In the April 1934 issue of The Criterion, T.S. Eliot said of English poetry, “The predominance of Paris is incontestable.”1 This was 23 years after the little—and short lived—magazine, Rhythm. From its start in 1911, Rhythm recognized the literary significance of France, and situated itself squarely inside its literary tradition. In a way, the magazine was born in France; it was the brainchild of a very young John Middleton Murry, an Englishman gone to Paris to learn the language.2 With its young, optimistic editor, Rhythm functioned more as a magazine of appreciation than one of criticism, one of enthrallment with French ideas; it was interested in bringing “ Parisian literary, artistic, and philosophical excitement to England.”3 In this way, it was different in kind than many of its contemporary periodicals.
Rhythm was different during the “dead years”4 of English poetry because its engagement of French artistic ideals was entirely singular. Other publications were looking at French culture— The New Age5 , The Poetry Review6 —but Rhythm was taking an inside-out, rather than outside-in view, in more than a few ways. Its content was coming straight from the horse’s mouth as its philosophical leanings and many of its regular contributors were not critics of or commenters on the French, but French themselves.
Murry’s early appreciation for aesthetic philosophy of Henri-Louis Bergson guided the magazine; Bergsonian thought was the foundation for the theoretical and editorial manifestos of Rhythm’s first issue. Murry—interpreting Bergson—saw humanity and individual intuition, not “convention and tradition,” at the base of all “true art”. In practice, he saw that art (particularly poetry) should be “concentrated and intense;” its formal manifestation essential, refined, and beyond historical creed. In short, Murry envisioned in these first of Rhythm’s pages, an artistic/critical atmosphere in England where “past is judged by the present, not the present by the past.”7 Murry recognized these attributes in the French literary scene. While other critics in the know, like T.E. Hulme8 , were also looking to Bergson’s ideas, Murry was the earliest to point to Bergsonian aesthetics as a call to action for English artists. And no doubt, these very ideas—of intense, refined, unreceived artistic form (read vers libre)—point to the imagiste poetry that would come to dominate avant-garde work in England during the teens and ripple through all of modern art.
Beyond Murry’s support of such French ideals, he employed French correspondents Francis Carco and Tristan Dereme to assure his audience an authentic, untranslated Parisian perspective. Both members of a coterie of French poets known as fantasistes, they wasted no time in introducing Rhythm’s readers to a decidedly French, bohemian, and imagiste aesthetic. In the June 1912 issue of Rhythm, Dereme’s first contribution to the magazine “Lettre de France, I: Les Poemes,” expounded on these leanings. “Dereme was emphatic in insisting upon the importance of the new or ‘original’ and the highly personal…such an emphasis upon originality is one pole of the period’s intense conflict between theoretical allegiance to tradition and emergence of highly innovative techniques, and it has its significant echo in Pound’s Make it New.”9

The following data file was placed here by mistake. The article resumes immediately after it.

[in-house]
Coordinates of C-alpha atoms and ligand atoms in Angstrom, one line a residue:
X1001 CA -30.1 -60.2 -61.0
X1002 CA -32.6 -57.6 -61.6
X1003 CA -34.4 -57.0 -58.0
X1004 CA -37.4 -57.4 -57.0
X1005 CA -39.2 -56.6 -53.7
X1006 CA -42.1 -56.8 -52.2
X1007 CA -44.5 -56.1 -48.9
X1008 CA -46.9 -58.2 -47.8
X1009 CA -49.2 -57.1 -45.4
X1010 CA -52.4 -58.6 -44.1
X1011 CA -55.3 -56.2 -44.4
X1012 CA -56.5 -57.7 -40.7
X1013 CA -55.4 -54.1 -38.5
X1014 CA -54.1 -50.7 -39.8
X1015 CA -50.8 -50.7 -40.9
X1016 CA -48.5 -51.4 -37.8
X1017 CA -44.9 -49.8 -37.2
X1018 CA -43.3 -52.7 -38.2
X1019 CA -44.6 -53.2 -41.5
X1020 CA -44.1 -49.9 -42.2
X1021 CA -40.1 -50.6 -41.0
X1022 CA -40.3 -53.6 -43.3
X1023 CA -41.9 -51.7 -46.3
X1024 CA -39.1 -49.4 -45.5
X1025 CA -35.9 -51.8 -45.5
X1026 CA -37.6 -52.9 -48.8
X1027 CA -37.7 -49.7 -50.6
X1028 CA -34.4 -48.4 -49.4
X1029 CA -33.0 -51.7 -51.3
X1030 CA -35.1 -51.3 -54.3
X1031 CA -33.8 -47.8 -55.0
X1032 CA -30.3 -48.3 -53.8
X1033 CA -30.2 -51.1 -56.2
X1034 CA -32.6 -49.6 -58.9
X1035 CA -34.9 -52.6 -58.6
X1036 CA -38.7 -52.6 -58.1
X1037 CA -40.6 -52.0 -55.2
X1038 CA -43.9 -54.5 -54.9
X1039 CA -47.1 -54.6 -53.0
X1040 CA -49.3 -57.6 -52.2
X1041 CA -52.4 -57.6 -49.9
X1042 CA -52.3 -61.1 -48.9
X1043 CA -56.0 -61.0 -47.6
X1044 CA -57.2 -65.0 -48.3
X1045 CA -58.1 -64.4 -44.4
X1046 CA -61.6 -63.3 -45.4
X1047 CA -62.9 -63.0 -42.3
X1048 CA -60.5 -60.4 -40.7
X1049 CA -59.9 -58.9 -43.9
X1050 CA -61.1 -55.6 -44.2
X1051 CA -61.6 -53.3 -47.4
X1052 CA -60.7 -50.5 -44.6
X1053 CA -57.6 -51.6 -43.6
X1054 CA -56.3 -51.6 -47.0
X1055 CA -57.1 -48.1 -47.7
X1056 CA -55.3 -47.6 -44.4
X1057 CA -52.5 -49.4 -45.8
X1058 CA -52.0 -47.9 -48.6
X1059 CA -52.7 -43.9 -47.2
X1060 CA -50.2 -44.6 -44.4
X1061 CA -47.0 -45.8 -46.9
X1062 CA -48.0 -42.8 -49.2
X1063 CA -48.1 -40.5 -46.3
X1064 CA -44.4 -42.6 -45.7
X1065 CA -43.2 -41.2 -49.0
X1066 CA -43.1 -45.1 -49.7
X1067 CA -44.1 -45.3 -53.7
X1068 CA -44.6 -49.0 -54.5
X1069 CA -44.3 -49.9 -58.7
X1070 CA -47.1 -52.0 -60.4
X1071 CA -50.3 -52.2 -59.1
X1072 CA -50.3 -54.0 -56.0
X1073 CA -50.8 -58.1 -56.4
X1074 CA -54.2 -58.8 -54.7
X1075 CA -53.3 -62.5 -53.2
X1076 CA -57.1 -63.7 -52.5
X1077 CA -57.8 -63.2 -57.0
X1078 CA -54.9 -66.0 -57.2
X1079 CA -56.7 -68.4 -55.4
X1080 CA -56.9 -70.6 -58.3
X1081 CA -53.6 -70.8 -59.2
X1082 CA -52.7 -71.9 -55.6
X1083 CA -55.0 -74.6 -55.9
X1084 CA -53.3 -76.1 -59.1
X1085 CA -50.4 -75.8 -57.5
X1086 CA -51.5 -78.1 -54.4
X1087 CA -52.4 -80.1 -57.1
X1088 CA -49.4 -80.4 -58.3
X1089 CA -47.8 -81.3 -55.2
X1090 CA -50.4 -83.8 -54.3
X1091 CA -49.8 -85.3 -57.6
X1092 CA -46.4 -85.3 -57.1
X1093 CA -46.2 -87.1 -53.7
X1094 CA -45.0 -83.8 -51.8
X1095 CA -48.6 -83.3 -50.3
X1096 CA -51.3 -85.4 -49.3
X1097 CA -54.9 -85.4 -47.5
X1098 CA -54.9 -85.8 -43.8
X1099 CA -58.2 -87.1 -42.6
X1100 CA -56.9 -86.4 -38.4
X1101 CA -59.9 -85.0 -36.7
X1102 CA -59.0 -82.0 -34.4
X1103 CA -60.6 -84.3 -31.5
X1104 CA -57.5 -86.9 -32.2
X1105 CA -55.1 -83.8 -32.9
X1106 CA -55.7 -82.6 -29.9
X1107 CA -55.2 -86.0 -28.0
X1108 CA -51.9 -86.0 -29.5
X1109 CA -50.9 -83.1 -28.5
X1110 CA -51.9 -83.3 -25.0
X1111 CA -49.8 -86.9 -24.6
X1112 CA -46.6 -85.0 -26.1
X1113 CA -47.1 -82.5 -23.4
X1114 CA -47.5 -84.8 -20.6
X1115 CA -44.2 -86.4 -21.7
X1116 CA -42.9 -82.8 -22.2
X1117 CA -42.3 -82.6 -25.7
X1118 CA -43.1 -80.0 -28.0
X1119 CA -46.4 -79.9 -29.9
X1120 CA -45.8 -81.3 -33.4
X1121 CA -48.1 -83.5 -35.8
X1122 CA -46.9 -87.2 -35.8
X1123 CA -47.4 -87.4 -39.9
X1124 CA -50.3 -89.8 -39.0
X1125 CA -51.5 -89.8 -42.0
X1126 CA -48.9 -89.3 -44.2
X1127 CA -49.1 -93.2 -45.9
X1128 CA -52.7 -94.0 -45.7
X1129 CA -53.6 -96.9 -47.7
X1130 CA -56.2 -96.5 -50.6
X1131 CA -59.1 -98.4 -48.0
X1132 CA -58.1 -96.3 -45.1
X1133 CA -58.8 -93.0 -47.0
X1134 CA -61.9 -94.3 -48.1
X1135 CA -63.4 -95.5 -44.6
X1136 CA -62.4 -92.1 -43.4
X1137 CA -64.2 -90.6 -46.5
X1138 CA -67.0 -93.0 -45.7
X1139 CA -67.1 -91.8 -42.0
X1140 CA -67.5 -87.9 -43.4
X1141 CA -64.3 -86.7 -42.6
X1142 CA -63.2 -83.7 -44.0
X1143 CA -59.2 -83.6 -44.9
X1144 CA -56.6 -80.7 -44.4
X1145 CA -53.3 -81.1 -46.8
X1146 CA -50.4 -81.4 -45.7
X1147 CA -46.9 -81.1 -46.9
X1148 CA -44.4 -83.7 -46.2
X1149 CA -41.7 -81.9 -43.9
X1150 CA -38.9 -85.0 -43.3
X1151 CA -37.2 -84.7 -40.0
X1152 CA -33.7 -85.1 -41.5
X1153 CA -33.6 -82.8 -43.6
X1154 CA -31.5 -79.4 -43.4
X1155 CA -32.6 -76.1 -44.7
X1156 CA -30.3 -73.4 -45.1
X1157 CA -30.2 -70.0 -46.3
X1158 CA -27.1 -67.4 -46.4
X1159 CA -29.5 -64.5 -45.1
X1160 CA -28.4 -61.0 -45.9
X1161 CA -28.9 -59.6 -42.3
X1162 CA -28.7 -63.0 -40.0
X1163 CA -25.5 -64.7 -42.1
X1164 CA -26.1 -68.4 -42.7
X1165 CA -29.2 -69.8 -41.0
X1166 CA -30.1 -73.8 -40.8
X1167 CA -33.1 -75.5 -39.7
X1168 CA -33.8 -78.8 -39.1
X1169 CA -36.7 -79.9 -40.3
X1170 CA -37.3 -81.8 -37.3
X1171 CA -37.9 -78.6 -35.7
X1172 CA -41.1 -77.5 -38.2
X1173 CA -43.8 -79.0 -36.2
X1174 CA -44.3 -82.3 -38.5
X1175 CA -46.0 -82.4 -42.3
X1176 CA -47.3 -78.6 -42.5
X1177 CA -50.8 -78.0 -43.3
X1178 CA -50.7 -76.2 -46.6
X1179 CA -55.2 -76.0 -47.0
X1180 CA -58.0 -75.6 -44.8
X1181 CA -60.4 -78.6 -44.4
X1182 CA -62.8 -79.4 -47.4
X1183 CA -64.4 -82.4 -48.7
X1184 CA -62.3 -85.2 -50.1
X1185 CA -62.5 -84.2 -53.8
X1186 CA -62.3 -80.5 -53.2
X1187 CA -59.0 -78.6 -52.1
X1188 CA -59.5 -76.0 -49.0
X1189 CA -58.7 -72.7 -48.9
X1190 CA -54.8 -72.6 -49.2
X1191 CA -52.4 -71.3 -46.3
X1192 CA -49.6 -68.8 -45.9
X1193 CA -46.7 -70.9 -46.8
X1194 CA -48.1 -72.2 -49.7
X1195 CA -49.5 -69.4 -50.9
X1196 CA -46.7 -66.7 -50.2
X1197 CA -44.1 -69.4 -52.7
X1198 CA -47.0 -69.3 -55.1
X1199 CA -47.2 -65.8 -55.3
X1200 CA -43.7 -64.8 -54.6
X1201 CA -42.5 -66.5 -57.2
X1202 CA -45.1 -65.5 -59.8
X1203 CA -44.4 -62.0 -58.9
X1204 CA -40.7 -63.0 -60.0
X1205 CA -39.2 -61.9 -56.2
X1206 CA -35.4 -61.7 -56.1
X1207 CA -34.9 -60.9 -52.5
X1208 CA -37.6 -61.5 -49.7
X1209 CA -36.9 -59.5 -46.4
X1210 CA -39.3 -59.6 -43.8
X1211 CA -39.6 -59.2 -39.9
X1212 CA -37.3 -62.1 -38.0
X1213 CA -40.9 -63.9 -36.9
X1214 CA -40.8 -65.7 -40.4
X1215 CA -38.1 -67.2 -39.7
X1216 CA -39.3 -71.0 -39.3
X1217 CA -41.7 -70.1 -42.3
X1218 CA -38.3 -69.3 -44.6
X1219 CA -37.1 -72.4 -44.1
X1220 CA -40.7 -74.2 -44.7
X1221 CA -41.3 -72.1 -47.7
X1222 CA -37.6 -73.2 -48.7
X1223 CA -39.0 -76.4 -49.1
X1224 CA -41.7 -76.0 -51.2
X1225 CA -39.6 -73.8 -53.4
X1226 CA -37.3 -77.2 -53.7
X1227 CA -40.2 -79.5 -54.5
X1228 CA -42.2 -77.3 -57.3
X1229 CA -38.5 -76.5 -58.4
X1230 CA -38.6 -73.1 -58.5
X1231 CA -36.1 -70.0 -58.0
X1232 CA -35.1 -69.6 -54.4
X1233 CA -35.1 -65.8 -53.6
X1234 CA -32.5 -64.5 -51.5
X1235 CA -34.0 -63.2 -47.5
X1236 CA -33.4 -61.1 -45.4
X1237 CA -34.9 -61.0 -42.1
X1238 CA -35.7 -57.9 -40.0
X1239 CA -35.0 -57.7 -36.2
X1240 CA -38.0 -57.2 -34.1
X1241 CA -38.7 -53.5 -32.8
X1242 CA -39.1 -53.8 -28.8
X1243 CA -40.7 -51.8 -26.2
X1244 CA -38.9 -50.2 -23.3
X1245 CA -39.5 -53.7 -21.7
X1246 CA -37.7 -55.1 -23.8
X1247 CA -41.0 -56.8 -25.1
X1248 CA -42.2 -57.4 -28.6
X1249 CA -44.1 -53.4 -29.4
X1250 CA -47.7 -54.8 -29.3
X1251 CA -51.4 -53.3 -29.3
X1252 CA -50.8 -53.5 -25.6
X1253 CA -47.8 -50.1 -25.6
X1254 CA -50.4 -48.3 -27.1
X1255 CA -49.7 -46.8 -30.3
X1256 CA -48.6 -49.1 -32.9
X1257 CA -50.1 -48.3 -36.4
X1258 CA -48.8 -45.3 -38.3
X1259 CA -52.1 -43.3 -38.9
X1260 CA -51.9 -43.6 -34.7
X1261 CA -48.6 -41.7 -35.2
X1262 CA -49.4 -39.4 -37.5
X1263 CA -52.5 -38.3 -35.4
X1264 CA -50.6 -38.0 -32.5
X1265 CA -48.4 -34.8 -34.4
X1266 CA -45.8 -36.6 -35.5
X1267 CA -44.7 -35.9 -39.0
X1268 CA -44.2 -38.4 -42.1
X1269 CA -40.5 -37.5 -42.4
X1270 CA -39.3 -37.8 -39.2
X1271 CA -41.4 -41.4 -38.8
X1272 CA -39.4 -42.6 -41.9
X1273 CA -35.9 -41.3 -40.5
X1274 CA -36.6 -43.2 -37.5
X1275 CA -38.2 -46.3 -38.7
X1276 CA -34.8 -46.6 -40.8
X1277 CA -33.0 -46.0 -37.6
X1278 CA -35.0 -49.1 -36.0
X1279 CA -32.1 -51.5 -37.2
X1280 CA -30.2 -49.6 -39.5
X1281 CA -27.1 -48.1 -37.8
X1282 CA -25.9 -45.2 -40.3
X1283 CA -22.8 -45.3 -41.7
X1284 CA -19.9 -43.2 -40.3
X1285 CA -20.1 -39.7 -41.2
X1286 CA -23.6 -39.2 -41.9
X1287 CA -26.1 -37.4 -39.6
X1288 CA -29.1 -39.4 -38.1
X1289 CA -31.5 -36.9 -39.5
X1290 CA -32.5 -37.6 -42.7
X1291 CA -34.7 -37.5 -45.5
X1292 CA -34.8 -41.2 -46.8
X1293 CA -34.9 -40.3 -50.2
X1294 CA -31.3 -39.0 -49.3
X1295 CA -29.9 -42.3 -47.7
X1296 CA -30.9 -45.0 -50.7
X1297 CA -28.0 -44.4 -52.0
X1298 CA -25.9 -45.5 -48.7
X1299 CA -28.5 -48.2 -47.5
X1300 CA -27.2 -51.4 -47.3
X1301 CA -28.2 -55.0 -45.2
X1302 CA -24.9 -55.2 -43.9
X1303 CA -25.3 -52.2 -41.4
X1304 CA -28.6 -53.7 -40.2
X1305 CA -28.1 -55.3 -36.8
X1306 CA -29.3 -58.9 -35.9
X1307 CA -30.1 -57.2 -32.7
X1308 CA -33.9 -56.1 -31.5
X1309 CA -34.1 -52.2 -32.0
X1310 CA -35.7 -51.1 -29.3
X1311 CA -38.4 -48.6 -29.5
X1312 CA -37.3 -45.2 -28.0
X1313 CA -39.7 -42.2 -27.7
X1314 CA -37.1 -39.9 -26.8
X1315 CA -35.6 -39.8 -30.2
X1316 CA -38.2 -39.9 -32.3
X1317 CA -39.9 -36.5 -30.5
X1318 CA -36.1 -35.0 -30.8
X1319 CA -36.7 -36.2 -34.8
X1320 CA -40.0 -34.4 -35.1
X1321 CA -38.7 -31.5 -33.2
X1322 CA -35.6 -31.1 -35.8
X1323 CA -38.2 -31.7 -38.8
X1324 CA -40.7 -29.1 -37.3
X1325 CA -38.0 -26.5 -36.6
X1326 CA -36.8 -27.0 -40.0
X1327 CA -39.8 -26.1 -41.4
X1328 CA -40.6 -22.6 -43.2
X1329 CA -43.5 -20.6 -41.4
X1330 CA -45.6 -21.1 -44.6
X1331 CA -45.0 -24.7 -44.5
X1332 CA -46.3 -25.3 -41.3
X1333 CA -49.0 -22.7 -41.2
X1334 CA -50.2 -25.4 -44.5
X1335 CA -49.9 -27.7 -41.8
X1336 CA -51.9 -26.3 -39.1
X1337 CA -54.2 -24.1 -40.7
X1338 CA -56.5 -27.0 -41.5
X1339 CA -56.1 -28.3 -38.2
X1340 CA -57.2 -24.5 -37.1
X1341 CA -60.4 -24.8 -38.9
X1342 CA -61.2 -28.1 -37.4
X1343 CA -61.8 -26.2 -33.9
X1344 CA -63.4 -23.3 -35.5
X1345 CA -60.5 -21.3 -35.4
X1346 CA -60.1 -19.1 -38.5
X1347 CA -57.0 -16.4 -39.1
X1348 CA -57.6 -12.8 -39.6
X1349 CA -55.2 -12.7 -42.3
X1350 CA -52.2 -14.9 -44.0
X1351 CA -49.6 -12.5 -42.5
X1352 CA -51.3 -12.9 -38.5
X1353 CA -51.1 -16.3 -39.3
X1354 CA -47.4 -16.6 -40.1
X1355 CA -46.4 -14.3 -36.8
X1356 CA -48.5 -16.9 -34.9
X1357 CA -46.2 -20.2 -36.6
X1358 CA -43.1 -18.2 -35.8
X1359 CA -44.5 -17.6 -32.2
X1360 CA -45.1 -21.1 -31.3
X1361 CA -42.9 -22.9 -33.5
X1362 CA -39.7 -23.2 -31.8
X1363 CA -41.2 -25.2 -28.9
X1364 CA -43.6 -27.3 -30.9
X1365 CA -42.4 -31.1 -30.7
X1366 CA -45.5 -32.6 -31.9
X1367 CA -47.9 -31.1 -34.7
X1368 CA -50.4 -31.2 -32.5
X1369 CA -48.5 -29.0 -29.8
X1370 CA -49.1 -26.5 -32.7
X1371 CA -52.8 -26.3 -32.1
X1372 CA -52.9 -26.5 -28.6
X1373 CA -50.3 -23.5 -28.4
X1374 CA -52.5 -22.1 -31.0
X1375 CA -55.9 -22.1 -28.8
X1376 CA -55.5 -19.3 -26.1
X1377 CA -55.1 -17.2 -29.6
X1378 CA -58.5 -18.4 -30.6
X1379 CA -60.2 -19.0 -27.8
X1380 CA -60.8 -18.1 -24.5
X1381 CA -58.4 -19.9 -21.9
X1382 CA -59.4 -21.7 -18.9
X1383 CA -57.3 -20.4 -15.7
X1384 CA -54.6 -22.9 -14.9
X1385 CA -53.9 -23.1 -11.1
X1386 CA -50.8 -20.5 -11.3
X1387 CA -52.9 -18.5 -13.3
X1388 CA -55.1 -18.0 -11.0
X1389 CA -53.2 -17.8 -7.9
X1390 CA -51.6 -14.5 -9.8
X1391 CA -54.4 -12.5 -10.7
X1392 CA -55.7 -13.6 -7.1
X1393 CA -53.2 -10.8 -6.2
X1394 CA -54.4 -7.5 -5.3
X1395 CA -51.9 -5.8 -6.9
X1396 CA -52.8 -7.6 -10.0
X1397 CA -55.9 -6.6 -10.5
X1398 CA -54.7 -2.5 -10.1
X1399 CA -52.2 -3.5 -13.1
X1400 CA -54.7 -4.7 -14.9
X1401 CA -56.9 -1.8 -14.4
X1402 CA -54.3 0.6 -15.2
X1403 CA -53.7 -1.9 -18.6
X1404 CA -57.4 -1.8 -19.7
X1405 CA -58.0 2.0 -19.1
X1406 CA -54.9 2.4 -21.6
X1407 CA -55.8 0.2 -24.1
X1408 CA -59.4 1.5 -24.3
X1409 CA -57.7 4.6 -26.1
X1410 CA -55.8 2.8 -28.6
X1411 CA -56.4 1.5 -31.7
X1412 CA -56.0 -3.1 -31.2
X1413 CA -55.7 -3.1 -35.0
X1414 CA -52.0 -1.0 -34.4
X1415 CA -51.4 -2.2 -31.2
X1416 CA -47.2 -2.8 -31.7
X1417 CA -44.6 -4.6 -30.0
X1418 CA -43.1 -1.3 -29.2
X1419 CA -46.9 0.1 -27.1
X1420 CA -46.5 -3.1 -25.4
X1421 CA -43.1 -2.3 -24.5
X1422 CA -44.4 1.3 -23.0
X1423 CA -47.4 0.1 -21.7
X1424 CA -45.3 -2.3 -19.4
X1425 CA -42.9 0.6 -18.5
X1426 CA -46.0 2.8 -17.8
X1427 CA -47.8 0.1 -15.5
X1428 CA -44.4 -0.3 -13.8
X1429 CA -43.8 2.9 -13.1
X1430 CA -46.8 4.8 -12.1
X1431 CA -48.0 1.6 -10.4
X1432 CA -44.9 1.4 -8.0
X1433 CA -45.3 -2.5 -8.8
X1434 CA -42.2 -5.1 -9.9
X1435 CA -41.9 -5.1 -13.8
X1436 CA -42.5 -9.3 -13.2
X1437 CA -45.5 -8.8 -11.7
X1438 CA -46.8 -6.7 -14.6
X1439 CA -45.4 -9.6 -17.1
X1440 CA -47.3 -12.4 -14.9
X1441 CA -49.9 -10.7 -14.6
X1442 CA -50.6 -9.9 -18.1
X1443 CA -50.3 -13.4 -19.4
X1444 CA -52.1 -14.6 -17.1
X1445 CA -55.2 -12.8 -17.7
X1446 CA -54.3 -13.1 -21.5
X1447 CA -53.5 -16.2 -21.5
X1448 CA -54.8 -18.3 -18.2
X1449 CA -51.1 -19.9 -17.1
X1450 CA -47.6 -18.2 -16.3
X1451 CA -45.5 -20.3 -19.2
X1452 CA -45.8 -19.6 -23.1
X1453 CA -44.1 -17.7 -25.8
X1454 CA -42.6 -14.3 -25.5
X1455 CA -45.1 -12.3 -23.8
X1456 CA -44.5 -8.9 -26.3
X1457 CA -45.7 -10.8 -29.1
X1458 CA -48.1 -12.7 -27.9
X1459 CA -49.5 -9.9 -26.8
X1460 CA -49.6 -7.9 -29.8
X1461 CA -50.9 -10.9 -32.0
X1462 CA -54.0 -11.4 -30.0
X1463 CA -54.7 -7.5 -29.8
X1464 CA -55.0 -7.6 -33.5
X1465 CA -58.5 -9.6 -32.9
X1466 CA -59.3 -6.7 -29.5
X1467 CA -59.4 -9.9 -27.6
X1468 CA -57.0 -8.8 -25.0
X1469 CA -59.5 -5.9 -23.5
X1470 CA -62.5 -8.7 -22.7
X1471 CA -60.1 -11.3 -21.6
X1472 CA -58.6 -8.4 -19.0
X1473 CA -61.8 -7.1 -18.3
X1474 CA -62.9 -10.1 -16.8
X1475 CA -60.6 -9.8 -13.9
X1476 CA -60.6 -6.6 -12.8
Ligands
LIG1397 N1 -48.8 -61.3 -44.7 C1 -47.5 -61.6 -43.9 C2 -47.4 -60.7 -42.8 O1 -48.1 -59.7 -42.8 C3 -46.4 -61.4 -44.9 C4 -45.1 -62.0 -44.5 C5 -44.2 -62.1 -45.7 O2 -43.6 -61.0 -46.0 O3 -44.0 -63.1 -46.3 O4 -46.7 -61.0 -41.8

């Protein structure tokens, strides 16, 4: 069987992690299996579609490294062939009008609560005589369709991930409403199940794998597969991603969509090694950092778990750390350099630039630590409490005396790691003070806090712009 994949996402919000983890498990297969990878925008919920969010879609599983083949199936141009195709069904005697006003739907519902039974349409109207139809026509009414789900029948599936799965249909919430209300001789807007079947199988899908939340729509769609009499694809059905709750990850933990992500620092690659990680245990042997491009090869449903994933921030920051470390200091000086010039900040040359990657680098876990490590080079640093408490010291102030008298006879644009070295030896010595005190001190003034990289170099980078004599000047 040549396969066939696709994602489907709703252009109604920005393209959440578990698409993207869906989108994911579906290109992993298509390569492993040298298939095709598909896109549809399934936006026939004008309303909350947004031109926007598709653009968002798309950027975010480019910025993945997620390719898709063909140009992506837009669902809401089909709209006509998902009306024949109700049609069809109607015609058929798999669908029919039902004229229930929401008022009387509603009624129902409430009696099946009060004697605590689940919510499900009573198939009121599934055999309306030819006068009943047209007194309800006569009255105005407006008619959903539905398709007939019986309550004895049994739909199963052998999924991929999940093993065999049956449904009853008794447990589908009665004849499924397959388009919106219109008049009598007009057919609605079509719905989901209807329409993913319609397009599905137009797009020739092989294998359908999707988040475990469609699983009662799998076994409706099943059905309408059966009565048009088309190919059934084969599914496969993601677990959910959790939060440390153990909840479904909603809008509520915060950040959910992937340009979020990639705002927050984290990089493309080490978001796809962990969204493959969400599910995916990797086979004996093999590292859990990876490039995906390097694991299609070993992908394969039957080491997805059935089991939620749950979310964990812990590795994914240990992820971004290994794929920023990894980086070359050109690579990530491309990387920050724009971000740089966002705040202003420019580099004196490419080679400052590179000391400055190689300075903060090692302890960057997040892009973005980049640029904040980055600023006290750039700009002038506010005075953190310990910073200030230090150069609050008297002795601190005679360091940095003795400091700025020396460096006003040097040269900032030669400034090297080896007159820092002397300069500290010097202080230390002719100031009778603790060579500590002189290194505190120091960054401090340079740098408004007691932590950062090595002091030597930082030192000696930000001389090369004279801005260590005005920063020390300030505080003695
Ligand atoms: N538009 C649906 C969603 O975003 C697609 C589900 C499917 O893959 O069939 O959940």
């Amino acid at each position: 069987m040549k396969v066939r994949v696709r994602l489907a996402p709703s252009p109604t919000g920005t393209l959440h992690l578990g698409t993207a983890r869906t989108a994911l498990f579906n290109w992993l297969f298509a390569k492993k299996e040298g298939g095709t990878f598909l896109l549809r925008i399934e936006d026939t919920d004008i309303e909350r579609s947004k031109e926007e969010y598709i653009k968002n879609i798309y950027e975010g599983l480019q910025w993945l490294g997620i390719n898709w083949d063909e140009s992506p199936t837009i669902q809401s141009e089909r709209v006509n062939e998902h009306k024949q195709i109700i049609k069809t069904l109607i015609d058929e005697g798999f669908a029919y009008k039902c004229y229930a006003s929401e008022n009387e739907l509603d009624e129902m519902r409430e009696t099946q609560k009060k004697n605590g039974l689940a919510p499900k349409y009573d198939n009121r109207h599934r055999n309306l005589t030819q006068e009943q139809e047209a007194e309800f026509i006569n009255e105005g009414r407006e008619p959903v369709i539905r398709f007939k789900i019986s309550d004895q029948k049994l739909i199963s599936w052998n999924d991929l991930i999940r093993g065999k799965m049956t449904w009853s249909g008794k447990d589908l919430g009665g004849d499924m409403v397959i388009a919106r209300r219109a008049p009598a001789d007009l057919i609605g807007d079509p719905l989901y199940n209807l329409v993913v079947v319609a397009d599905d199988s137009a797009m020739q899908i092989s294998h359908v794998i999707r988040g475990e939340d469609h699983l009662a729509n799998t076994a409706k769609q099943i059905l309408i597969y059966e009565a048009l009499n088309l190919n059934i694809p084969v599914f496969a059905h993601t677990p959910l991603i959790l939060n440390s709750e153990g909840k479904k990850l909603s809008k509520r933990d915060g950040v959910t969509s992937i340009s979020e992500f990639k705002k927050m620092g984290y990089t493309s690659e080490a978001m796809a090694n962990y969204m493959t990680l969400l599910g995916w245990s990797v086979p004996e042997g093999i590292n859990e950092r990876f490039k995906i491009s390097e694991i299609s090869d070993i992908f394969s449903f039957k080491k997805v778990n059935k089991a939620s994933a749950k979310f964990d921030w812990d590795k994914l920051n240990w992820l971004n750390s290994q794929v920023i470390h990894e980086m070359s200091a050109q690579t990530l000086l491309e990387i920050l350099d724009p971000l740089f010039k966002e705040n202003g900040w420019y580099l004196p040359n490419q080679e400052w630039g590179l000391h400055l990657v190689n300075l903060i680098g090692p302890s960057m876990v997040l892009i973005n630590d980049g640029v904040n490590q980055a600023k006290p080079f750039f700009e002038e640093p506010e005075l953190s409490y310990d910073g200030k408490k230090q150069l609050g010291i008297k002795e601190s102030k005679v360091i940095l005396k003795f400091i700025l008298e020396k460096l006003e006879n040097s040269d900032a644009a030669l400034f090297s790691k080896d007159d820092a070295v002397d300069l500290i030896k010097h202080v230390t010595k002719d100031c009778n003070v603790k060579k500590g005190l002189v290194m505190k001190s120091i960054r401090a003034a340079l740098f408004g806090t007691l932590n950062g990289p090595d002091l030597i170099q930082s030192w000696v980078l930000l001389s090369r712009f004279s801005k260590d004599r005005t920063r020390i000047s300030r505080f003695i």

In a follow up column in the August 1912 issue, Dereme pressed on, “Mais si un poète a trois disciples, il faut crier au miracle et les théoriciens même sont les premiers a ne suivre pas leurs propres théories...d'abord l'attention aussi bien par leur valeur que par le bruit qu'ils mènent.”10 Here he begins to list the three Bergsonian/modernist qualities in French poetry and criticism that “were to become touchstones in England: the use of images, creation of a poetry of personal vision, and intense critical concentration on the poetic text itself.”11 These principles clearly point to those of the imagiste movement and are again echoed by Pound in his 1913 Poetry essay “A Few Don’ts by an Imagiste.”12
In paper, Rhythm was short lived. It ran only fourteen issues between 1911 and 1913 and only three more under its later manifestation, The Blue Review. This might seem to evidence that it was not a legitimate or important voice in the cacophony of little British literary magazines. The truth is to the contrary. Rhythm was quite literally a fresh voice--dedicating many of its pages to untranslated French literature and thought. While the goal of many of these magazines was to bring innovative work to a British audience, Murry’s Rhythm did so by looking almost exclusively overseas. In this way, he moved beyond the magazine’s print run and prefigured the sentiment behind Pound’s 1913 “Approach to Paris” when he wrote “The History of English poetic glory is a history of successful steals from the French.”13
1 T.S. Eliot, “A Commentary,” The Criterion, XIII, 52 April 1934, 451-2.
2 Cyrena N. Pondrom, The Road from Paris, (London, Cambridge University Press, 1974) 14
3 Pondrom, 14.
4 T.S. Eliot, “Books of the Quarter: Baudelaire and the Symbolist,” The Criterion, IX, 35, January 1930, 577.
5Ezra Pound “The Approach to Paris,” The New Age, XIII, 20, 11 September 1913, 577.
6 The Poetry Review, I, 8 August 1912 355-414
7 John Middleton Murry “Art and Philosophy,” Rhythm, Summer 1911, 9-12
8 “Bax and Bergson”, The New Age, IX, 3 August 1911, 328-31.
9 Pondrom, 146.
10 Tristan Dereme, “Lettre de France,” Rhythm, August 1912, 115.
11 Pondrom, 147.
12Ezra Pound, “A Few Don’ts by an Imagiste,” Poetry, March 1913, 200-206.
13Ezra Pound, “The Approach to Paris” The New Age, XIII, 20, September 1913, 577.